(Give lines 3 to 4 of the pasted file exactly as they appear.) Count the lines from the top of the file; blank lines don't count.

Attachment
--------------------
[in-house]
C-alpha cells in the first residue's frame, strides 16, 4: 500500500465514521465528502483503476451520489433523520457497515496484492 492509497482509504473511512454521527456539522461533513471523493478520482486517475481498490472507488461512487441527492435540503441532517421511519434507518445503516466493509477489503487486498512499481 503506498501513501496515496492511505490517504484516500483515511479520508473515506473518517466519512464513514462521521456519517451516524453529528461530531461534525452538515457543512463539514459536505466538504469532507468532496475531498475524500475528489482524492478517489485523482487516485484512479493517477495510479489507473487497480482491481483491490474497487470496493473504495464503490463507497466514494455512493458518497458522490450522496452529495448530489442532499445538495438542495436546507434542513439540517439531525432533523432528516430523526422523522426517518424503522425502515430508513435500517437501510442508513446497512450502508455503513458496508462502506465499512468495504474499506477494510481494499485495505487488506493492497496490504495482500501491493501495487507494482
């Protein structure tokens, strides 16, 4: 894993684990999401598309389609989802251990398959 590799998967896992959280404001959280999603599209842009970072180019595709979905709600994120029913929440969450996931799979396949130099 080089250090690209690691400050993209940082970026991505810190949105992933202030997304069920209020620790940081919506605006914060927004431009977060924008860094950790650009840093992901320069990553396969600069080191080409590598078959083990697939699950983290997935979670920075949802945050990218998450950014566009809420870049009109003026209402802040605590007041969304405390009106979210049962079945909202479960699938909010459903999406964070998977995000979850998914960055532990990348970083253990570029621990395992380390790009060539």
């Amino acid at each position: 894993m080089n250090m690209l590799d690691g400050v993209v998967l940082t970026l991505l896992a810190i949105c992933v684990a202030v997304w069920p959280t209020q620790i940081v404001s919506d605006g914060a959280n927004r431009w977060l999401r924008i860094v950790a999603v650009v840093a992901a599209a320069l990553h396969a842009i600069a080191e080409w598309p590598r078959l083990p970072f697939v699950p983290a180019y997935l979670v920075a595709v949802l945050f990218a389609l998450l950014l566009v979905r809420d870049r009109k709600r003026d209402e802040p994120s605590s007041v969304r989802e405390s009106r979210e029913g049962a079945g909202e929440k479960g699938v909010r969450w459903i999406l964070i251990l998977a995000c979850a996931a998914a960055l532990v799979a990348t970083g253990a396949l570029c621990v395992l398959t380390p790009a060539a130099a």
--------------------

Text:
């Protein structure tokens, strides 16, 4: 894993684990999401598309389609989802251990398959 590799998967896992959280404001959280999603599209842009970072180019595709979905709600994120029913929440969450996931799979396949130099 080089250090690209690691400050993209940082970026991505810190949105992933202030997304069920209020620790940081919506605006914060927004431009977060924008860094950790650009840093992901320069990553396969600069080191080409590598078959083990697939699950983290997935979670920075949802945050990218998450950014566009809420870049009109003026209402802040605590007041969304405390009106979210049962079945909202479960699938909010459903999406964070998977995000979850998914960055532990990348970083253990570029621990395992380390790009060539």
């Amino acid at each position: 894993m080089n250090m690209l590799d690691g400050v993209v998967l940082t970026l991505l896992a810190i949105c992933v684990a202030v997304w069920p959280t209020q620790i940081v404001s919506d605006g914060a959280n927004r431009w977060l999401r924008i860094v950790a999603v650009v840093a992901a599209a320069l990553h396969a842009i600069a080191e080409w598309p590598r078959l083990p970072f697939v699950p983290a180019y997935l979670v920075a595709v949802l945050f990218a389609l998450l950014l566009v979905r809420d870049r009109k709600r003026d209402e802040p994120s605590s007041v969304r989802e405390s009106r979210e029913g049962a079945g909202e929440k479960g699938v909010r969450w459903i999406l964070i251990l998977a995000c979850a996931a998914a960055l532990v799979a990348t970083g253990a396949l570029c621990v395992l398959t380390p790009a060539a130099a």